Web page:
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Battle at The Border: The War Few Discuss in Washington

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Jim Kouri, CPP
September 30, 2005

In today's New York Times, columnist Paul Krugman raises the question of cronyism within the US government. The neo-Marxist economist and darling of the Times' op-ed page readers, using deductive prowess even Sherlock Holmes would envy, has discovered cronyism in the Bush Administration especially within FEMA. That's right, Krugman and the New York Times are blowing the lid off cronyism. Apparently politicicians are hiring people for key positions because they are friends and supporters. I'm shocked! I've got to lie down.

Krugman, of course, points to former FEMA chief Mike Brown to further his argument, carefully avoiding the fact that prior to Hurricane Katrina Brown successfully responded to four disasters. But he does make a point: Mr. Brown's work background and resume do not lend themselves to confidence that he is capable of responding to enormous disasters or terrorist attacks. He's therefore a crony. Let's give Krugman that much.

But this intellectual giant of America's "newspaper of record" has apparently never seen cronyism before President George Bush stole the election from Al Gore, another Krugman allegation. (Although two weeks ago, Krugman was forced to admit that he falsely claimed media recounts in Florida showed Al Gore winning the 2000 presidential election.) In fact, a Lexus-Nexus search indicates Krugman never even mentioned cronyism in his rantings during the Clinton Administration.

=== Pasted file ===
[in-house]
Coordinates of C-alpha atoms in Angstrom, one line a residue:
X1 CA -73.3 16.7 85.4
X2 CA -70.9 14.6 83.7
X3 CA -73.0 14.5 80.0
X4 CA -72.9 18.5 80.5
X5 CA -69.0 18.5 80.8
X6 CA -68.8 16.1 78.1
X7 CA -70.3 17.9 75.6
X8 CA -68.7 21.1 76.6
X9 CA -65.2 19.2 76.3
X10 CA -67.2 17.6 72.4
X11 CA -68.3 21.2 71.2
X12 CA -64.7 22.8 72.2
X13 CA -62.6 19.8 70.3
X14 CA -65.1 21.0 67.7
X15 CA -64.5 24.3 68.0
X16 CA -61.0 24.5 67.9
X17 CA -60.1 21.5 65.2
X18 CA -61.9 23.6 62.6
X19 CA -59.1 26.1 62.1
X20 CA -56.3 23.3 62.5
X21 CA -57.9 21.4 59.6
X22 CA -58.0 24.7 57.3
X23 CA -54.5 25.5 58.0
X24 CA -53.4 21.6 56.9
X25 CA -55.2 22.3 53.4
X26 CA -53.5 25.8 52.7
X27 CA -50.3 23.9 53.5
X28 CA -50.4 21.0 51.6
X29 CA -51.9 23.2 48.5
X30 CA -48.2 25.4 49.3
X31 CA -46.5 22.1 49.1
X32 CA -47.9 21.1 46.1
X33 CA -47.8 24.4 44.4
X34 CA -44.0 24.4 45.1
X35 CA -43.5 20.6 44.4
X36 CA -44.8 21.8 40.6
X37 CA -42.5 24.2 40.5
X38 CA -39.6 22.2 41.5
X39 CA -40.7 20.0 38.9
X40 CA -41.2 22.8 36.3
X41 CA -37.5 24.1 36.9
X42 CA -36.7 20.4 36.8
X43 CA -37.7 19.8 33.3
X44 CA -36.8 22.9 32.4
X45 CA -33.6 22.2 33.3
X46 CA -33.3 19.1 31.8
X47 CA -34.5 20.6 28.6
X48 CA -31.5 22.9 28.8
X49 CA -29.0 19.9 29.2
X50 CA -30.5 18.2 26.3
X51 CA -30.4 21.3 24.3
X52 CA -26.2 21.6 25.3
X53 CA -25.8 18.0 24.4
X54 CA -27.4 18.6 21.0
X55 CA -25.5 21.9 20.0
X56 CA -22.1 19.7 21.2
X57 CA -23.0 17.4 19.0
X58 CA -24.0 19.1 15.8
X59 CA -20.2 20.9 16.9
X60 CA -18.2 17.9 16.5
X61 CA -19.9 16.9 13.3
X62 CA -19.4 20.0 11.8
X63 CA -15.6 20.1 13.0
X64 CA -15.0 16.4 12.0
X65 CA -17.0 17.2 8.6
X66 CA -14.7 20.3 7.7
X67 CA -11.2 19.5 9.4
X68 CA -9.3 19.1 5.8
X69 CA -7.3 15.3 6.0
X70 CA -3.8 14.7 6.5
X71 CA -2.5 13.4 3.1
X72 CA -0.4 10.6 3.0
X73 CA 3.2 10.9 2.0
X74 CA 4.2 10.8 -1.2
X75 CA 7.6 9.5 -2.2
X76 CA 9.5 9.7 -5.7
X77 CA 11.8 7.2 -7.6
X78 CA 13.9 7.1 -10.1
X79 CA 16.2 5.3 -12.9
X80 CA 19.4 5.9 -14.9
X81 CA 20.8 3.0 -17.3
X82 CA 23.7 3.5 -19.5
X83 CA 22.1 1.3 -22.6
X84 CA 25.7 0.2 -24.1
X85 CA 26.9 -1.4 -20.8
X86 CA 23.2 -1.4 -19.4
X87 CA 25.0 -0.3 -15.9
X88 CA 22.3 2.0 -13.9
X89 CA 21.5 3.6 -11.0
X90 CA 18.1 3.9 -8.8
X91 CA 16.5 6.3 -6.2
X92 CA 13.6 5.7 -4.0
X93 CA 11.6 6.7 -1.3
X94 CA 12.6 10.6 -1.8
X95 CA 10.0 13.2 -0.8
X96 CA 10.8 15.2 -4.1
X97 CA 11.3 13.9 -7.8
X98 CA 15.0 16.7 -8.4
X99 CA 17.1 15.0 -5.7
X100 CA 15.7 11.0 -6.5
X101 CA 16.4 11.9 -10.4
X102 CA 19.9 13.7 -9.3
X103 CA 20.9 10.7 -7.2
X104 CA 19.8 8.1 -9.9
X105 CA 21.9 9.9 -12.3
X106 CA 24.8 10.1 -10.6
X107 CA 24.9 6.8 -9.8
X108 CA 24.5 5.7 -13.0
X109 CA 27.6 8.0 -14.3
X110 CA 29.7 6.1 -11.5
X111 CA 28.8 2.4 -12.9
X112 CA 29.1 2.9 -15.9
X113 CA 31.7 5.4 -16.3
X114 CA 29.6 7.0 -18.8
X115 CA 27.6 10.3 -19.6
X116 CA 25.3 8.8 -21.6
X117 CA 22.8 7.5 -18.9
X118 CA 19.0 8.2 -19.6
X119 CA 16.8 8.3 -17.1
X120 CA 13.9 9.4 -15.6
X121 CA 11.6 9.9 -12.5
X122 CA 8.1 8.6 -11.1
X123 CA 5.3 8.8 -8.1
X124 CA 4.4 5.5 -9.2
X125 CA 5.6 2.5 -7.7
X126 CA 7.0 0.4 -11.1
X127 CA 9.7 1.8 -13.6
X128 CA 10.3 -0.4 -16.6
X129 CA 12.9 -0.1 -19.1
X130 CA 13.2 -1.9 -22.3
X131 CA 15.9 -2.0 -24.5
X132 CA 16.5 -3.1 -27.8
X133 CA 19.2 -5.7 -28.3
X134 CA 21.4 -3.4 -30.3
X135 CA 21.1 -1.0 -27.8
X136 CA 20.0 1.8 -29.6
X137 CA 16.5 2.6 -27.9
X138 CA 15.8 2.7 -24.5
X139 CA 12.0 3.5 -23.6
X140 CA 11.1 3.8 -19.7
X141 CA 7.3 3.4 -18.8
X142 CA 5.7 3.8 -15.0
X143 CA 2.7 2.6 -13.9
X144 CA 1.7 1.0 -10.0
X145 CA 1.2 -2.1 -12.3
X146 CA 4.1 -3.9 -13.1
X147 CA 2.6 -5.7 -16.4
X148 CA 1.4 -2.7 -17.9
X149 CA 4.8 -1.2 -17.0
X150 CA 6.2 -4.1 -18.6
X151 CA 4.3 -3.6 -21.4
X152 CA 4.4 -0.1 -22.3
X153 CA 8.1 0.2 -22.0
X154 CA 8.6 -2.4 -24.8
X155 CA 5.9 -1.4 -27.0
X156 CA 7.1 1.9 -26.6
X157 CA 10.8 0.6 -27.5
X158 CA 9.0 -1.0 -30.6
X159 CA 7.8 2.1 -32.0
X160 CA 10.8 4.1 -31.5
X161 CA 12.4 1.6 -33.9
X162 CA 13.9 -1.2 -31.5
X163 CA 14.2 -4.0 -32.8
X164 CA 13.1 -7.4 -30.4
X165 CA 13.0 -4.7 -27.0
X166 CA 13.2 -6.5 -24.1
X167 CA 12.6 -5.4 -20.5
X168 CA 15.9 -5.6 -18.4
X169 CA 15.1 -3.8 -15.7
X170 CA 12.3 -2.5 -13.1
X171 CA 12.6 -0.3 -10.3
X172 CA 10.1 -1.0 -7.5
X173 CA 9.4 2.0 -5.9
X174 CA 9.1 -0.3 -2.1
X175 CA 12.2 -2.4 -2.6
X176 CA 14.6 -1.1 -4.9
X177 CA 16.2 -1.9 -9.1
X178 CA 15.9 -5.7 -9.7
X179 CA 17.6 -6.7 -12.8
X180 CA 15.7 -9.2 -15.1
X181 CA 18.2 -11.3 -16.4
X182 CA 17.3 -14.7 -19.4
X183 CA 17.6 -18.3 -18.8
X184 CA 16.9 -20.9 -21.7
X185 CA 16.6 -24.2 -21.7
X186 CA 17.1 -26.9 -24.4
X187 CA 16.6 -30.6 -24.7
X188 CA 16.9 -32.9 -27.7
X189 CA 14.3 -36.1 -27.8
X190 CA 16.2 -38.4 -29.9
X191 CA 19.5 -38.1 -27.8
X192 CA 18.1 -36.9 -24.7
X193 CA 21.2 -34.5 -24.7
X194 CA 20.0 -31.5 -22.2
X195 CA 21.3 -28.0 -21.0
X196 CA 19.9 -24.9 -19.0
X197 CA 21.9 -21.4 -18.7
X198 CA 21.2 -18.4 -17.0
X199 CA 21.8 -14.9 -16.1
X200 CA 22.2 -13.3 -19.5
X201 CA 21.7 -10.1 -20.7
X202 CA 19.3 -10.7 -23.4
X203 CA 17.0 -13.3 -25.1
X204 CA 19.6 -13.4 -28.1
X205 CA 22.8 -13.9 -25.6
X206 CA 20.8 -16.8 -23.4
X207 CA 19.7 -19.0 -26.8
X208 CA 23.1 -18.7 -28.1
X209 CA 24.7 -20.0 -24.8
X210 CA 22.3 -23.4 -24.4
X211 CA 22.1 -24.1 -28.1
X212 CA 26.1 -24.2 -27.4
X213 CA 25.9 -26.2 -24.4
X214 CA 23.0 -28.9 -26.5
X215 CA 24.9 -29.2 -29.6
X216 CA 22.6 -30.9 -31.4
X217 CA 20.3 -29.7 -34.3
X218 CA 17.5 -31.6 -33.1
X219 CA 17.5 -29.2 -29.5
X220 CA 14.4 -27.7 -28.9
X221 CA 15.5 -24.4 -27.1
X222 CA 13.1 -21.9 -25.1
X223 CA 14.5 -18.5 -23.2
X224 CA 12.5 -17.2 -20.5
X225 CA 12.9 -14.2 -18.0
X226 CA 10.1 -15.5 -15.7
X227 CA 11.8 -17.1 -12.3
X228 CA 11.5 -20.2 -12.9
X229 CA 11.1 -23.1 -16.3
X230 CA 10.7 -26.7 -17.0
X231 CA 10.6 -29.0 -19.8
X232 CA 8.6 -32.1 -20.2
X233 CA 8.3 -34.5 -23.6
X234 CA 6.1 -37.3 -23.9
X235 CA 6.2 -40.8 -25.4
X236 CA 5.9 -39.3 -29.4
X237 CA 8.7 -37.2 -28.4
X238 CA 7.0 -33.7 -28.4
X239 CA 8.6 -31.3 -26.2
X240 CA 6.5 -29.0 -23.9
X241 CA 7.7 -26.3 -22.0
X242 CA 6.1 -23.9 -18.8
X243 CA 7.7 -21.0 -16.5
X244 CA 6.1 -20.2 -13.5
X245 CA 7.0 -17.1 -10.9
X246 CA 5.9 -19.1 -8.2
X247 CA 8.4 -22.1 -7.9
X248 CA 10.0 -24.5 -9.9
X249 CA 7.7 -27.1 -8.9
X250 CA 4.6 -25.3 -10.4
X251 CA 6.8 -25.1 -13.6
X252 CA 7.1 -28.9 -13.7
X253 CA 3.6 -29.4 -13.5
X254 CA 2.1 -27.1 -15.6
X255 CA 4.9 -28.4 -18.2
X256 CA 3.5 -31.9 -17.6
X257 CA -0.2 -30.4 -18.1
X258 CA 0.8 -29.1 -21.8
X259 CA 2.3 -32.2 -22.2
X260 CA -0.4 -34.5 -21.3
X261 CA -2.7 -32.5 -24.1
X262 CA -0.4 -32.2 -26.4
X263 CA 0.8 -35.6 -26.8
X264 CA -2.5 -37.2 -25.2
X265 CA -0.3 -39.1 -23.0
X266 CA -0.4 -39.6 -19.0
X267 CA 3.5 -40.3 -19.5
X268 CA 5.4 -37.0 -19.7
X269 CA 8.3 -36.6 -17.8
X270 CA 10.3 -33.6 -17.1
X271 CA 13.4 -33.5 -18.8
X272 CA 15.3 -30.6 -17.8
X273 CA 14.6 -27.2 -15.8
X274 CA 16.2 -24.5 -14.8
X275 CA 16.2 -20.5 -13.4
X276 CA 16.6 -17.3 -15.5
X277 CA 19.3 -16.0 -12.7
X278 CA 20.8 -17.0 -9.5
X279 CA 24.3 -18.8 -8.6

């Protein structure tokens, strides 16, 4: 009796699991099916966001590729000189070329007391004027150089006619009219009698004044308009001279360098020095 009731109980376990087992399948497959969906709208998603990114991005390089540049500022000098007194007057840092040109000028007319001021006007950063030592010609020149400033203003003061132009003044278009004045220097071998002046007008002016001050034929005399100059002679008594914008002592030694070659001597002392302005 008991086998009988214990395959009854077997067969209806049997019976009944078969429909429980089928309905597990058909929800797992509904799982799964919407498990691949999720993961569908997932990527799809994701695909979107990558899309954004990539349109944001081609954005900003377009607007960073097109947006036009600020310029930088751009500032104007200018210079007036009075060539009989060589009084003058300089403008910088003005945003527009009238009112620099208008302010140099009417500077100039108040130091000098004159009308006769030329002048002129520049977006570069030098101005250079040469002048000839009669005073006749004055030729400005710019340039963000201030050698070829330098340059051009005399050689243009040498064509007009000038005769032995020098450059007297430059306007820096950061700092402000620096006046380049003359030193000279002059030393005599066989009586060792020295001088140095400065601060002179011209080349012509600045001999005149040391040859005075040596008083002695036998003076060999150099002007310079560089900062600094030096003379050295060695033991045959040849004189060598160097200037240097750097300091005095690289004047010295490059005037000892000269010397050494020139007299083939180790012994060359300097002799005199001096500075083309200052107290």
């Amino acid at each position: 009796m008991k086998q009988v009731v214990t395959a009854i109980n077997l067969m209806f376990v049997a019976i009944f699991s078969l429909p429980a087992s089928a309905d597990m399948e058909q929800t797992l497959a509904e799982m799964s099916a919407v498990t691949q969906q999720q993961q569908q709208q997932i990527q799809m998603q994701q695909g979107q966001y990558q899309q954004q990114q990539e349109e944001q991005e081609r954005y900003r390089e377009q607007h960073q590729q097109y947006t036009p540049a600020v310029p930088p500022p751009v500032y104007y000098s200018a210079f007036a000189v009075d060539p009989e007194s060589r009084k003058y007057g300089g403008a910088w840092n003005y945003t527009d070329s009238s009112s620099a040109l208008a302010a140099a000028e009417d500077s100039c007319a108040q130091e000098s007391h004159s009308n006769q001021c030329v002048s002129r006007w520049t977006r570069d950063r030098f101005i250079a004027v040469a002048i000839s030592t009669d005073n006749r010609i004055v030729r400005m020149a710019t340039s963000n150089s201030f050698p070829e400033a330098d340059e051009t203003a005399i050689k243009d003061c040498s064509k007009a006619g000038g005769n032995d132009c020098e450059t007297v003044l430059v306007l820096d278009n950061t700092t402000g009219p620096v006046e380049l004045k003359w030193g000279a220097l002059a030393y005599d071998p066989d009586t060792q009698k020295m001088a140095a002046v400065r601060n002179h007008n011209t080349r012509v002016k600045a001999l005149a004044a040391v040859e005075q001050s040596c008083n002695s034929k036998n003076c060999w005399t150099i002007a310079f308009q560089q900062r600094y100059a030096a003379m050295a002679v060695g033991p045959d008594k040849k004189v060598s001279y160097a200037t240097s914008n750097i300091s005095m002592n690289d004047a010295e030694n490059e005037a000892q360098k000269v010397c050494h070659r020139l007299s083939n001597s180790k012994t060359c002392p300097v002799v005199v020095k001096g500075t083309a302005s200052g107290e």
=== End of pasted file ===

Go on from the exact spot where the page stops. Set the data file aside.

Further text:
He never wrote about Clinton's FEMA appointments such as Buddy Young, whose education consisted of a high school diploma and a certificate in public administration from the University of Arkansas. His emergency-management experience consisted of warning Bill that Hillary was on the way during Bill Clinton's escapades in the Arkansas state house. Or what about Craig Livingstone, Clinton's chief of White House security? His security experience consisted of work as a bouncer at nightclubs and his ability to not get caught as far as hanky-panky in his campaign fundraising for Clinton. Livingtone is best remembered for the mysterious appearance of hundreds of FBI files in the White House. Krugman was MIA during that story. He -- and the NY Times -- had bigger fish to fry -- Rep. Newt Gingrich.